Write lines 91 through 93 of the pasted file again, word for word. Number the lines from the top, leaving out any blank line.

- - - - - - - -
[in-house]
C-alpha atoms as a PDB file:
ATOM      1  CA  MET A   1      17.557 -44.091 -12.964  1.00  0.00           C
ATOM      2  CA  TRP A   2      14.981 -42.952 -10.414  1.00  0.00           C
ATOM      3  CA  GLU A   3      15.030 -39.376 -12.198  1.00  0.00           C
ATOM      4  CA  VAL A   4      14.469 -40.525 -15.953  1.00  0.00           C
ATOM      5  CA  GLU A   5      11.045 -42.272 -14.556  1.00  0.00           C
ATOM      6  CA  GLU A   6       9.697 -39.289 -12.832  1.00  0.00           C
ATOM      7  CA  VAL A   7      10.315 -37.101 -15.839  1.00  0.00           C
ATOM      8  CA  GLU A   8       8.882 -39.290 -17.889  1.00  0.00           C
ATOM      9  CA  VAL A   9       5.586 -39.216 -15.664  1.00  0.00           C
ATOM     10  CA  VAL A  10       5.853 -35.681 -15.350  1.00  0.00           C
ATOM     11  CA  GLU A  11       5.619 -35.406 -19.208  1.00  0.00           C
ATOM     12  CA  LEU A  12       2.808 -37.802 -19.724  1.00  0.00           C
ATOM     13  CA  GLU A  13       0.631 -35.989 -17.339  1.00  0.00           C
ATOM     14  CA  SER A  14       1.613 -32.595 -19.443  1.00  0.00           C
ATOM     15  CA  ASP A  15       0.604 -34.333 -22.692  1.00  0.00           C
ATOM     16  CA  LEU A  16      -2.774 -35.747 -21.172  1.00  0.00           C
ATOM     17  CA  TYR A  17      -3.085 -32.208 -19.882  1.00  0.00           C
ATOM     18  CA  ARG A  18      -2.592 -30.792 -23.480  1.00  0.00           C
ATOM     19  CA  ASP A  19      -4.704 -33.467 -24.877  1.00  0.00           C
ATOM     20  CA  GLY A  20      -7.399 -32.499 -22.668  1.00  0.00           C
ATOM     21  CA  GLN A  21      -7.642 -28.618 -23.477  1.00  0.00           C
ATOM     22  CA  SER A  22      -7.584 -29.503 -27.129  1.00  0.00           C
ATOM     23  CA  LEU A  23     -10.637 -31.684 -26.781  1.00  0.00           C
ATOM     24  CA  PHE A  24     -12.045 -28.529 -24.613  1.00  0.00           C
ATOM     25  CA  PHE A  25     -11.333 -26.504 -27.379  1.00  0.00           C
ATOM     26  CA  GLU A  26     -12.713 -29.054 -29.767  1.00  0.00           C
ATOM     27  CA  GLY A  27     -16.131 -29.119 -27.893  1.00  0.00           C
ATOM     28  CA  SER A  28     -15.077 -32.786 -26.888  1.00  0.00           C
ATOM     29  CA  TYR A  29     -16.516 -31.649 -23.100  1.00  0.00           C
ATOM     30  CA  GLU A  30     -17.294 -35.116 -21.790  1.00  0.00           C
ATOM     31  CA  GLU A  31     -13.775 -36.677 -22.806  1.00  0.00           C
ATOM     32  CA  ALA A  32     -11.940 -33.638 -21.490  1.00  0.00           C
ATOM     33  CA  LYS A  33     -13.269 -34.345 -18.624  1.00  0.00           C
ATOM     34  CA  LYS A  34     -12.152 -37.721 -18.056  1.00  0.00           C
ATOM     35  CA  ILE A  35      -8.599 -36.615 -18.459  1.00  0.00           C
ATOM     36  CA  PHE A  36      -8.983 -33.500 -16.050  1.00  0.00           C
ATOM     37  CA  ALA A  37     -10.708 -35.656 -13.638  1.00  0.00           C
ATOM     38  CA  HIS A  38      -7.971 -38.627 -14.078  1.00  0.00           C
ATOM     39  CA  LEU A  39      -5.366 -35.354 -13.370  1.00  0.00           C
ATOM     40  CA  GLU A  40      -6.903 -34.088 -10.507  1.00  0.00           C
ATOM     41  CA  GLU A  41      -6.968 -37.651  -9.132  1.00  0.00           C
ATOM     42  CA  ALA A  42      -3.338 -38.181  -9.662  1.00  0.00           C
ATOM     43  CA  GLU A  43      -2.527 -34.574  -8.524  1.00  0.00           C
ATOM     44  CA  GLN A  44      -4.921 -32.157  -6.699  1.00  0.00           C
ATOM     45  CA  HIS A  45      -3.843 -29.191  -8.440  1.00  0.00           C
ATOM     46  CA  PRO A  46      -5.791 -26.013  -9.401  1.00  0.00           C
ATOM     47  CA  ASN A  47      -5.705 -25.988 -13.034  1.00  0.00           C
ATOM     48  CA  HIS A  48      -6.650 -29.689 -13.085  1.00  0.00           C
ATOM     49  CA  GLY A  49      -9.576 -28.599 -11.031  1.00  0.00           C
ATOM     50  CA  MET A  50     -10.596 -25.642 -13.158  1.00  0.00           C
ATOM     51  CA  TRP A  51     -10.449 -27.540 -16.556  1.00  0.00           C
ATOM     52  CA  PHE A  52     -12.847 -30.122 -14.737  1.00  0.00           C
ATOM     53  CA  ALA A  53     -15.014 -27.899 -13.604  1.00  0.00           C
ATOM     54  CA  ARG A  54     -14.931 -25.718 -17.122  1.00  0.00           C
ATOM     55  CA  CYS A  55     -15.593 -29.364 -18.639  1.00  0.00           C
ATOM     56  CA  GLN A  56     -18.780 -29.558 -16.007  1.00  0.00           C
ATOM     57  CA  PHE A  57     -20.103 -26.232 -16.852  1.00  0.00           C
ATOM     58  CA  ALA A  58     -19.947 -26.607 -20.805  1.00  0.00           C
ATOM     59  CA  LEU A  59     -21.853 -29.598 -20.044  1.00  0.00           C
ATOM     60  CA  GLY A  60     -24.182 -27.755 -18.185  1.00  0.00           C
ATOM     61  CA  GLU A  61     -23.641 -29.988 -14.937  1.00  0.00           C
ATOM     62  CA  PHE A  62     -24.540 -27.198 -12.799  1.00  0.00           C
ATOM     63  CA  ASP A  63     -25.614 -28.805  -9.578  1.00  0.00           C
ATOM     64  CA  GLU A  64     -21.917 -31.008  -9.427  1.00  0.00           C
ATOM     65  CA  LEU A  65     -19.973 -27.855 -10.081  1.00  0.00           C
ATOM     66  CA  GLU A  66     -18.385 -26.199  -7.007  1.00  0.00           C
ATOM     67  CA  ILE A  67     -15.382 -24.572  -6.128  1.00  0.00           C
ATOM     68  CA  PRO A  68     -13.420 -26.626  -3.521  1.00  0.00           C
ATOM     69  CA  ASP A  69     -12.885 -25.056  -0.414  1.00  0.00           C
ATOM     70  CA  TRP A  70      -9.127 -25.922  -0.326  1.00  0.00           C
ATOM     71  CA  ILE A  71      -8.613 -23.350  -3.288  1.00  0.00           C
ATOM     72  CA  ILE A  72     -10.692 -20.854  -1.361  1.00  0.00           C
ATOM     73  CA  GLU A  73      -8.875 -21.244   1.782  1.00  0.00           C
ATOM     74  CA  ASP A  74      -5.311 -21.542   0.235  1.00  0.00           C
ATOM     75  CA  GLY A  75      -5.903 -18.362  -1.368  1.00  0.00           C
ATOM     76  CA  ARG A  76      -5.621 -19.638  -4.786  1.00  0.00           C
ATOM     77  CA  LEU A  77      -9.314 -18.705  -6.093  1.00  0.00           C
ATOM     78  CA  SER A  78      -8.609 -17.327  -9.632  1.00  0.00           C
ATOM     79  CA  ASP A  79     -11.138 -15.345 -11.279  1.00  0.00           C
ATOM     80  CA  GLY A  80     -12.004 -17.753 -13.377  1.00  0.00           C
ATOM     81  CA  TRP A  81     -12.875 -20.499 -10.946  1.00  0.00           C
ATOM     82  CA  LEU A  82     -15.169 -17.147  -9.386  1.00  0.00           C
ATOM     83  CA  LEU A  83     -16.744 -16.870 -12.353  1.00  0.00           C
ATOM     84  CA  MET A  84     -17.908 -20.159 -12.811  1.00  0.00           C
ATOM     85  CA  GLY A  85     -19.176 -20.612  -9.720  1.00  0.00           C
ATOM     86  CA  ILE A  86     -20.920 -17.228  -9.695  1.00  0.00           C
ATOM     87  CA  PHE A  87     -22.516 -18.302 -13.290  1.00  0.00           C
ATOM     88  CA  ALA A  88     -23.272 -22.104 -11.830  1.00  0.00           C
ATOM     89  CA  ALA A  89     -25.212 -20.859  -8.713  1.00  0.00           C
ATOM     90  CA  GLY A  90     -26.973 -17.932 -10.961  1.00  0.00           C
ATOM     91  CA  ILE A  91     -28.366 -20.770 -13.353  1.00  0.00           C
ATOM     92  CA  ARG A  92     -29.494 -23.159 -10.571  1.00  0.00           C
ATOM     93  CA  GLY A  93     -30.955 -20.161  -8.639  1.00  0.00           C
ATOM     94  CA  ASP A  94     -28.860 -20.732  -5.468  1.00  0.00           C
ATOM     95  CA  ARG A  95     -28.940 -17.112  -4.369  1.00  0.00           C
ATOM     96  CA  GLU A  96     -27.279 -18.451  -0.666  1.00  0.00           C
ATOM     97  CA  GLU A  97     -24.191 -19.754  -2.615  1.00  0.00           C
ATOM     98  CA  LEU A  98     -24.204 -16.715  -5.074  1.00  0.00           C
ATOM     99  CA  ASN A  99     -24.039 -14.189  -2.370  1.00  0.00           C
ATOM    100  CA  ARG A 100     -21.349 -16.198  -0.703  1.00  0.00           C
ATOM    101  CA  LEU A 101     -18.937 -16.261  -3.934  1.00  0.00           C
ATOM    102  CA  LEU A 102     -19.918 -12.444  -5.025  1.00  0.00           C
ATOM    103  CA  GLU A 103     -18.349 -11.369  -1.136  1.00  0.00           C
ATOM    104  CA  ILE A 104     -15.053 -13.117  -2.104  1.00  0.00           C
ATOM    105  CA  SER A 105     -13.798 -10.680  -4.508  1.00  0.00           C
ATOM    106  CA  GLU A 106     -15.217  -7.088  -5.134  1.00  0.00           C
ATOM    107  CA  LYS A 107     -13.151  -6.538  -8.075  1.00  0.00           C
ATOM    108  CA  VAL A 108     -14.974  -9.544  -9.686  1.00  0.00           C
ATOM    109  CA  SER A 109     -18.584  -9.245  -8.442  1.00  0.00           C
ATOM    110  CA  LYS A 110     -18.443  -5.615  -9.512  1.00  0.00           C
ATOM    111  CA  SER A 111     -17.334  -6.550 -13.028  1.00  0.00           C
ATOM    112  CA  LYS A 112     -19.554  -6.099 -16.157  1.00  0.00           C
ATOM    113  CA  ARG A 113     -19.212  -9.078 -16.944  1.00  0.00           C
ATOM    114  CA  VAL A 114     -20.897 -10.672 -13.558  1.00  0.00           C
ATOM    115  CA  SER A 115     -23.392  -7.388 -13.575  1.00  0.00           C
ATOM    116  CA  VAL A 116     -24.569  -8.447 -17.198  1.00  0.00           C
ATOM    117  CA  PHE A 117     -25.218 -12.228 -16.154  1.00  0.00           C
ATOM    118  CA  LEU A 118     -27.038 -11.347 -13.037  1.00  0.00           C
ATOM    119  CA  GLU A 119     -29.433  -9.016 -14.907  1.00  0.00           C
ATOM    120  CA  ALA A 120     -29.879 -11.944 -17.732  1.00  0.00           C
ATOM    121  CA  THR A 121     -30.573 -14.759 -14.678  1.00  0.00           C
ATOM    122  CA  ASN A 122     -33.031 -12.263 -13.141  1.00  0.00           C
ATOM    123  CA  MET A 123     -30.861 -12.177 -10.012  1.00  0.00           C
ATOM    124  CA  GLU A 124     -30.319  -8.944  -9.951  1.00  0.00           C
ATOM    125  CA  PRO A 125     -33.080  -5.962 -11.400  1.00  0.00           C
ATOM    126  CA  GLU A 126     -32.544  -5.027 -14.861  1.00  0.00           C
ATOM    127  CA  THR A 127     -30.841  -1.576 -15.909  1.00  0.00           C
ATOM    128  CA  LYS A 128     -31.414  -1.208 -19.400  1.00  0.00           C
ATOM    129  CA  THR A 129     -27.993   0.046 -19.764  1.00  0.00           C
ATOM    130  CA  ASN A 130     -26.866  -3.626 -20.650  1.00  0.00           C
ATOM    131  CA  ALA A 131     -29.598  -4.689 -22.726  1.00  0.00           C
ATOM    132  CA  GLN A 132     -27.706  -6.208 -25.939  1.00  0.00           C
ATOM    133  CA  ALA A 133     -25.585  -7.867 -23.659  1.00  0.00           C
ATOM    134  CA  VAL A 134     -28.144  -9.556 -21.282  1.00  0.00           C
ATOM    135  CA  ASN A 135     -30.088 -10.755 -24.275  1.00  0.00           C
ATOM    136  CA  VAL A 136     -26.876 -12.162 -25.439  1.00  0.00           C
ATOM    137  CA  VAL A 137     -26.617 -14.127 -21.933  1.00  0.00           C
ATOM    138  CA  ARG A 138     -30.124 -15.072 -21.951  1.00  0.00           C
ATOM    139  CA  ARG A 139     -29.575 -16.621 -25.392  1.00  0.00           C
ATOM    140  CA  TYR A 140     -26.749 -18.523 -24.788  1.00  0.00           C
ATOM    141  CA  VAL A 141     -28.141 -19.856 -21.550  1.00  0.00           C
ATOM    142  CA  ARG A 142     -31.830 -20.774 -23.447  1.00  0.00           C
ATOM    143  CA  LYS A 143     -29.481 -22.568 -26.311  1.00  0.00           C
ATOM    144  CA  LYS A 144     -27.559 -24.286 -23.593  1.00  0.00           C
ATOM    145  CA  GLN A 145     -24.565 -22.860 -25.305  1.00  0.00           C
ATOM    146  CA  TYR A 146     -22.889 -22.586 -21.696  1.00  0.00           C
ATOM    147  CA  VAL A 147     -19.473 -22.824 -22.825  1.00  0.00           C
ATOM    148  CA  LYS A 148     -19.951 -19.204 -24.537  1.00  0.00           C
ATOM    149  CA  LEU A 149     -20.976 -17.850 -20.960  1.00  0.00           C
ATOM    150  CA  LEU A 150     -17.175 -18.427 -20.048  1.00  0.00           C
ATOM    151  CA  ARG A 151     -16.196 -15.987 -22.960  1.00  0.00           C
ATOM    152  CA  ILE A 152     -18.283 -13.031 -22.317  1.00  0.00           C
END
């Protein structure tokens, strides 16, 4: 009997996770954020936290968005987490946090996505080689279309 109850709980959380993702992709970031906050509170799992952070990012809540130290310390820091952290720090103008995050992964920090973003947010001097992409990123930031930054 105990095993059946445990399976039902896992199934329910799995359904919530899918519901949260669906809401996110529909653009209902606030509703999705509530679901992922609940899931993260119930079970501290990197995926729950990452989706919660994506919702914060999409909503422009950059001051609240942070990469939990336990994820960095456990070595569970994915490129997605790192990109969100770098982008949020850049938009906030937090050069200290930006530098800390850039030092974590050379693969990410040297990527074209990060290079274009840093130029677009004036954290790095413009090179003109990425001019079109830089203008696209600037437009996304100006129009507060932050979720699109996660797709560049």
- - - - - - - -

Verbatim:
ATOM     89  CA  ALA A  89     -25.212 -20.859  -8.713  1.00  0.00           C
ATOM     90  CA  GLY A  90     -26.973 -17.932 -10.961  1.00  0.00           C
ATOM     91  CA  ILE A  91     -28.366 -20.770 -13.353  1.00  0.00           C